After his weight had returned to the growth chart’s safe zone, my wife took care of the baby and I took care of her. The fungus minded its own business.

Temporarily alienated from my partner, as most new fathers are, the biological tension between man and fungus started to feel almost like company, and in my sleep-deprived state I imagined our parasitic dynamic evolving into a relationship of sorts. An intimate, carnal one, as could not be otherwise on account of our concatenation. Sex was out of the question for the time being, so the pain-pleasure I felt when scratching the fungus became a universe of lust in and of itself. It was like I had grown a new erogenous zone. Scratching became onanistic.

As my dependence on the fungus as a source of carnal solace grew, summer came and things got worse. Sweating made the itchiness almost unbearable, to the point that I couldn't wear trousers or underwear without succumbing to crippling jolts of pain. To spare myself these episodes, I stayed at home for weeks on end, walking around the flat in a long white skirt my wife usually saves for the High Holidays.

It was debasing, humiliating. Not content with mutilating my body, the fungus was now eating away at my identity — exhibiting me before all who walked past our floor-to-ceiling windows made a grotesque parody of my religion and sexuality. With my wife busy mothering and the baby not having yet mastered the finer points of polite society, I felt lonely. My silent gaoler held nothing sacred and I was helpless before its godlessness.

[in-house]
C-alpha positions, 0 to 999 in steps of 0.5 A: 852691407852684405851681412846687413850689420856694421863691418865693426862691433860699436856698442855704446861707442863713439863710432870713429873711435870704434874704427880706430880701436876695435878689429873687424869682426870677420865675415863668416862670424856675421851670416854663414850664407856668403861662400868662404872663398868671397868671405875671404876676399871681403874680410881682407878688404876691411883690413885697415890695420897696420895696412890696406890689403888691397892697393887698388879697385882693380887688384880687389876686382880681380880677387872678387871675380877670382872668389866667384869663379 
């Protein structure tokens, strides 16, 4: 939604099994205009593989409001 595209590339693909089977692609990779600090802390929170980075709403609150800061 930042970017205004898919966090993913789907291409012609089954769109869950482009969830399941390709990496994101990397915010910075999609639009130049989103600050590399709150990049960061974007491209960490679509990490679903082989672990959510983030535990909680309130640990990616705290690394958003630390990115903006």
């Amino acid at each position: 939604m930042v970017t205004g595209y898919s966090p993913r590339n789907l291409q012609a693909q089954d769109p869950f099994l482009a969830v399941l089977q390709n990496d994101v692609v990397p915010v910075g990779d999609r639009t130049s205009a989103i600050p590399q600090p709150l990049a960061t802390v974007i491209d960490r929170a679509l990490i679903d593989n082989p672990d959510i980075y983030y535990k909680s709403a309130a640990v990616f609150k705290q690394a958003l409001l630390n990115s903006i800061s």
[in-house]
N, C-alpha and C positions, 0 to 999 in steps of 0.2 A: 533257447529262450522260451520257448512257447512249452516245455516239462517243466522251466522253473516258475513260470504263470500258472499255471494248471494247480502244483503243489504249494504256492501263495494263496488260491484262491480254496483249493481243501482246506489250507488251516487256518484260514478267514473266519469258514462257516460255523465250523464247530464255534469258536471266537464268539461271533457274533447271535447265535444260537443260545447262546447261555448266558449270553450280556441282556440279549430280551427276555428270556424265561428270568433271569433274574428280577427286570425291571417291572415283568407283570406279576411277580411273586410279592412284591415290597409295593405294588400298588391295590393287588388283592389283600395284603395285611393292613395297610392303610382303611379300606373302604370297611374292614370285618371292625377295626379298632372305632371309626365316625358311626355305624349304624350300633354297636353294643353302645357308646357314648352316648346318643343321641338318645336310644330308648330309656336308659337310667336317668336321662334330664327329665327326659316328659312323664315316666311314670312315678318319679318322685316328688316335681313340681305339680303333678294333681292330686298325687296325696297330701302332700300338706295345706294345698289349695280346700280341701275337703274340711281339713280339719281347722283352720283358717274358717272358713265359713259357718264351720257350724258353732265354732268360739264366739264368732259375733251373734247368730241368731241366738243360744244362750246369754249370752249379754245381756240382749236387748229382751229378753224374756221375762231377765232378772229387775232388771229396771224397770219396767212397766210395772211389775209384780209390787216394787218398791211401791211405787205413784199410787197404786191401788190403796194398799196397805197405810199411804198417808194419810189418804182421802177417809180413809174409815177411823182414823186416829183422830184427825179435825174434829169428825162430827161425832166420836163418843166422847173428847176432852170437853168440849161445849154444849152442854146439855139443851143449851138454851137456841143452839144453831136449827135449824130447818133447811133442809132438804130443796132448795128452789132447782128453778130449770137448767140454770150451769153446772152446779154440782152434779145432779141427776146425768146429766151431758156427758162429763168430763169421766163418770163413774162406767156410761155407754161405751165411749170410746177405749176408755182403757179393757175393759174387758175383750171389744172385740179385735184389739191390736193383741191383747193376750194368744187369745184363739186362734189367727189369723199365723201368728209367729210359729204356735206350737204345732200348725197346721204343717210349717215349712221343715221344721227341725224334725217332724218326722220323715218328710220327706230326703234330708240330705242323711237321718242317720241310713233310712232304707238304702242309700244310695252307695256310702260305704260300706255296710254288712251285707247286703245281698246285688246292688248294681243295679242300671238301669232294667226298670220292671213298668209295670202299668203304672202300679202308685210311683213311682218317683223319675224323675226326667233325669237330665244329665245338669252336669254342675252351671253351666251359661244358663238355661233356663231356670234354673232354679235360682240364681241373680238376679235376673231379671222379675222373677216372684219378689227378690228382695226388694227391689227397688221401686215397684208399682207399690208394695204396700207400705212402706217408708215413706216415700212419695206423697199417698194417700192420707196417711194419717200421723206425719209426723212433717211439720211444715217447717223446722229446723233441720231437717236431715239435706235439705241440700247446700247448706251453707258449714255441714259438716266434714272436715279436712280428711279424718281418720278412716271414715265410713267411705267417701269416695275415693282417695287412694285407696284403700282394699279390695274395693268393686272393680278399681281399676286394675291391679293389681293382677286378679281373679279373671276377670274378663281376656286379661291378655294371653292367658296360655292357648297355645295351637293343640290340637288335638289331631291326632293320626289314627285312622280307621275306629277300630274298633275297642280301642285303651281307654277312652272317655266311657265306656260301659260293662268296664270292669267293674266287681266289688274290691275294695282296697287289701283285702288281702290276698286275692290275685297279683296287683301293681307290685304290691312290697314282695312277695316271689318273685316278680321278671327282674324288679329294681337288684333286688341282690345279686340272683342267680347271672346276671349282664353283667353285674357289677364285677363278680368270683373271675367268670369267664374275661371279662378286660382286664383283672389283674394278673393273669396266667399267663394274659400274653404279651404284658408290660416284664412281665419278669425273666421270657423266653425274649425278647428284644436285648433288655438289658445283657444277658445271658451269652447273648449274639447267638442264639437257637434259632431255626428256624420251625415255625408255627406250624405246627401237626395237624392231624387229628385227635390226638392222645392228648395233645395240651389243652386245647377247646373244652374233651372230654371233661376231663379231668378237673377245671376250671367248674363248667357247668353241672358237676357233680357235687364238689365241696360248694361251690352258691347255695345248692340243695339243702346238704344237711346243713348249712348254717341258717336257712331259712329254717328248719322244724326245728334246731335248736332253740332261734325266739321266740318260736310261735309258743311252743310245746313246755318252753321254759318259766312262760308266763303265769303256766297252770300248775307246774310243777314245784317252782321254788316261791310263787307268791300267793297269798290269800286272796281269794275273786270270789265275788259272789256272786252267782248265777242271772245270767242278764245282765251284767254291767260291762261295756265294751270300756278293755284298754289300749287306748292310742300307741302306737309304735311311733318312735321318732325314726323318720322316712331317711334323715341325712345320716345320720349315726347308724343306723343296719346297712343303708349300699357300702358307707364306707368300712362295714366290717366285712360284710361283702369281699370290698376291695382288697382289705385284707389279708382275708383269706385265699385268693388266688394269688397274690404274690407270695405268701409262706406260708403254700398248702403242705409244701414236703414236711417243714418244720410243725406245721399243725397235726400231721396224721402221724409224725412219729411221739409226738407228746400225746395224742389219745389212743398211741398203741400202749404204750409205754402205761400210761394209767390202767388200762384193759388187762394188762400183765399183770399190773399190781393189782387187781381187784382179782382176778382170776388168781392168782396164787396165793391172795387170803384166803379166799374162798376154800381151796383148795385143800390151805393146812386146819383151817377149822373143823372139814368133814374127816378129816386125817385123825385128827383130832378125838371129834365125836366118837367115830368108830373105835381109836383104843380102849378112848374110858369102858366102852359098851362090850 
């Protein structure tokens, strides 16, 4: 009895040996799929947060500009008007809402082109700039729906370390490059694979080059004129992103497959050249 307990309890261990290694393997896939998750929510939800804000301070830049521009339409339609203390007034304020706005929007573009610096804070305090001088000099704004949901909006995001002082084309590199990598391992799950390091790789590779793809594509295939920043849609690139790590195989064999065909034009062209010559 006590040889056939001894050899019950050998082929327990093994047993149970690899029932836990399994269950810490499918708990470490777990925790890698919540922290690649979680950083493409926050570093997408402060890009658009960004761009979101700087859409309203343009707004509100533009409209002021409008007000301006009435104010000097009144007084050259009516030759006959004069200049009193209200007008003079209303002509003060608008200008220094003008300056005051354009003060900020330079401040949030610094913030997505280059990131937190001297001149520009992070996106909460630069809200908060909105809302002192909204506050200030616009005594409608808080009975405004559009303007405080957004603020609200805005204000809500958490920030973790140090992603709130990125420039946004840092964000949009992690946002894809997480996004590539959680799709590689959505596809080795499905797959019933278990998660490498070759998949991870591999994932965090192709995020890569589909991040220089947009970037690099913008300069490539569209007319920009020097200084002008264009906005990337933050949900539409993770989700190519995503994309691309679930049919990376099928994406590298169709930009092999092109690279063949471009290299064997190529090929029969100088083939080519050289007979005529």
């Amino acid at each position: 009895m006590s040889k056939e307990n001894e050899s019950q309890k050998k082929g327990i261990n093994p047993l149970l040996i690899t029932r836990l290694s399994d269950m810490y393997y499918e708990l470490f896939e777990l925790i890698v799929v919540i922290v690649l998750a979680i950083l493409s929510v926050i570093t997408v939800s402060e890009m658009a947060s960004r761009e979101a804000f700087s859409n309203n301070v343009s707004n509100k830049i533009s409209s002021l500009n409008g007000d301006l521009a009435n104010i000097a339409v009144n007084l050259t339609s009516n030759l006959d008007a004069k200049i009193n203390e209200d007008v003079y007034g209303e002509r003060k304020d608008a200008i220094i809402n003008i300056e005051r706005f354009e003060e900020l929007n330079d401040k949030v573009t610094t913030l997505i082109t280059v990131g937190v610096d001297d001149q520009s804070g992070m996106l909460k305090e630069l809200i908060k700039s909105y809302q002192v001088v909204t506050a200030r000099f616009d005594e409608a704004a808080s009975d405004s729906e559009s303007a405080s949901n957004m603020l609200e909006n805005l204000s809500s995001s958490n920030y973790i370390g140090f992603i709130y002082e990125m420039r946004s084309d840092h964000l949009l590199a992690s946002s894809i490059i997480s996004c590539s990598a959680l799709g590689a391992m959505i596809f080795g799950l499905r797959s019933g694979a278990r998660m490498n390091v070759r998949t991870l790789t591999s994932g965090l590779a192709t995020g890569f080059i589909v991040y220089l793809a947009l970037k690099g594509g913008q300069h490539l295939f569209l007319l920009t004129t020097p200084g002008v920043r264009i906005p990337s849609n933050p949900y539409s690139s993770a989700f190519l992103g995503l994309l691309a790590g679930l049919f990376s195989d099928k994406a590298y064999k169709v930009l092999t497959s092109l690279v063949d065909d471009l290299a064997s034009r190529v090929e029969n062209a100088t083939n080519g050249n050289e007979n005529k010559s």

But even the skirt didn't spare me from some of the growth’s most virulent onslaughts. Like a vagina dentata, it lured me with promises of pleasure by responding to the first tentative scratches with tickles so tender you would think it opened up under my touch. But then, as I got carried away, the delight would just as quickly turn into pain, and my once ticklish skin into barbs. I continued scratching, nay, scrabbling in a desperate attempt to bring back the bliss, but the sting only got worse, and if I stopped it became all the more punishing. It took huge bouts of willpower to resist its siren song. By the time the pain withdrew, I was left a curled-up mess on the floor, feeling ravaged and ashamed, my snow-white skirt speckled with blood. How could I be thus reduced by an enemy so still?

At night, I had to apply what remained of my willpower to soothe another force equally volatile. Since the baby had learnt to breastfeed, I had very little to do beyond calming him down in the middle of the night. The crying of a newborn is an enigma, and most of the time I felt frustrated, confused and insecure. I’d pick him up and remind myself that despite the kicks and cries and near suicidal ejections from my arms, I was his father (skirts notwithstanding) and that had to mean something to him — right? But babies are narcissistic beings with egos the size of planets that leave no room for fifth commandments. Where was the love I was meant to feel?

At first I had taken my genital plight to be some sort of cosmic counterbalance to the good fortune of having a child. But as I limped up and down the darkened bedroom, the baby’s all-engulfing selfishness was making it easier to believe that the fungus was in fact its twin. On these insomnious nights, when the difference between fungus and baby would blur in my mind, I would think of myself not as a father in the vertical sense, but in a horizontal one, a father who is also sibling to all he begets.